Antonio, played with supremely biting arrogance by Edward Foy, gallantly agrees to guarantee a loan from money-lender Shylock for his spendthrift friend, Bassanio. Charlie Gallant’s Bassanio is a crafty manipulator, dressed in smiles, superficial declarations and chic Italian suits. An unworthy suitor, he needs the money to woo beautiful Portia, whose wealth will relieve him of his money troubles.

Olivia Hutt, Charlie Gallant
[Olivia Hutt, Charlie Gallant]

Olivia Hutt plays the Belmont heiress as an intensely intelligent and headstrong character, frustrated that her fate is controlled by the choice of men, yet she’s a self-proclaimed hypocrite: “I can easier teach twenty what were good to be done, than be one of the twenty to follow mine own teaching.” (I, ii). Once emancipated though, she is intolerant towards illogical male exploits, whether friend or foe.

When Antonio defaults on Bassanio’s loan, Shylock demands his horrible bond in full: a pound of Antonio’s flesh. However, the money-lender receives no more mercy from Portia than I suspect Bassanio would, after he too breaks his bond to her.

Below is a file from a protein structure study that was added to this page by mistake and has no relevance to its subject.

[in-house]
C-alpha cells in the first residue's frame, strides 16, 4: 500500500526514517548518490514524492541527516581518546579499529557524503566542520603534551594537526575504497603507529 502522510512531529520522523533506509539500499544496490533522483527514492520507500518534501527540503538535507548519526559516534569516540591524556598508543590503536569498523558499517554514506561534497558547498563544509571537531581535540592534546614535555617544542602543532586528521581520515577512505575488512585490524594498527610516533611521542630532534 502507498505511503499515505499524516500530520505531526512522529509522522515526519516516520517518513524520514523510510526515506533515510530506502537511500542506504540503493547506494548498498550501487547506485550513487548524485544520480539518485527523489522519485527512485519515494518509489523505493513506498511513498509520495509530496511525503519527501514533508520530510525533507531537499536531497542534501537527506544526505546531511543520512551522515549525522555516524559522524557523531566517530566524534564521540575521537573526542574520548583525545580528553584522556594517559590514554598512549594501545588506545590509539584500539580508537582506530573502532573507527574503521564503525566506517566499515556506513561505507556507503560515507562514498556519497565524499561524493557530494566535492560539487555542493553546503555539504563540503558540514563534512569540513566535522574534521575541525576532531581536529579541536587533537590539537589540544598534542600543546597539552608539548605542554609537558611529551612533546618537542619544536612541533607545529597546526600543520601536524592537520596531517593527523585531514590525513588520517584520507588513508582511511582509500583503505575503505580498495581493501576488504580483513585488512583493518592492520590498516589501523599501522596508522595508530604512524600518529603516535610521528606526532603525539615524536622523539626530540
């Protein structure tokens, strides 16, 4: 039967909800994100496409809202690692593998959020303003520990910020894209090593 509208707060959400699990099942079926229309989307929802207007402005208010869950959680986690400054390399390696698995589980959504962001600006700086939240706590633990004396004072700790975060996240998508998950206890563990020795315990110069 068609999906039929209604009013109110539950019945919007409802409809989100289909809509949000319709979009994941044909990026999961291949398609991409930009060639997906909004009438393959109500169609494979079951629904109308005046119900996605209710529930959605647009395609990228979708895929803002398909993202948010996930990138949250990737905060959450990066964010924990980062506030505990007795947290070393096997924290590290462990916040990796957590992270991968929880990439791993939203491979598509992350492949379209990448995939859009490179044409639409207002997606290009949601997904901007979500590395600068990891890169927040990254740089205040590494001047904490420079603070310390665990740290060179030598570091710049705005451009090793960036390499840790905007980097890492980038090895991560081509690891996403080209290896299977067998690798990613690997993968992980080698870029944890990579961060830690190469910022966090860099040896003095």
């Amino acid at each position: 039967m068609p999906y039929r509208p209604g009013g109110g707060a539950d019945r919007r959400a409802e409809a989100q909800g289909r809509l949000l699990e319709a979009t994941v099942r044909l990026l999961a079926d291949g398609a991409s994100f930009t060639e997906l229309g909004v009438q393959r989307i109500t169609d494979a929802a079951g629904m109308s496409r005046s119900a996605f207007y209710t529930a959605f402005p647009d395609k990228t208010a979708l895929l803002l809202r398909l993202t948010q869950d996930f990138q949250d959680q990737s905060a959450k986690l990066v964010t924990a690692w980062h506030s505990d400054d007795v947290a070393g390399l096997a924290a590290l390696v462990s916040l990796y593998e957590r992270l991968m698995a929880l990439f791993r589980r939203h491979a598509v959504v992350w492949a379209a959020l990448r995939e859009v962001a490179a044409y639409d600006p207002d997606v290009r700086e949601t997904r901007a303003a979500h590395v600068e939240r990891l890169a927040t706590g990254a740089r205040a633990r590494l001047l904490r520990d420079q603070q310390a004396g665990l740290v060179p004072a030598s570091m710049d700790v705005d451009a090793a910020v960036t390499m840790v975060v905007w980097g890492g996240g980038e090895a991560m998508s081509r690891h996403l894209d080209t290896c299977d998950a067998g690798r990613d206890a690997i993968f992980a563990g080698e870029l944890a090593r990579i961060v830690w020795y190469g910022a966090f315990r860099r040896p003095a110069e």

Warren Kimmel, Edward Foy
[Warren Kimmel, Edward Foy]

Shylock is portrayed with dignity and business-like efficiency by Warren Kimmel. With subtlety, Kimmel allows the veneer to crack, revealing Shylock’s twinges of weakness and vulnerability. Williams’s version of Shylock is neither a clown nor a sympathetic fool. He’s not a miserly, stubborn, uncouth old man who mistreats his servant or his daughter. He is dressed impeccably, like the other Venetians, and by their accounts, just as or wealthier than they are.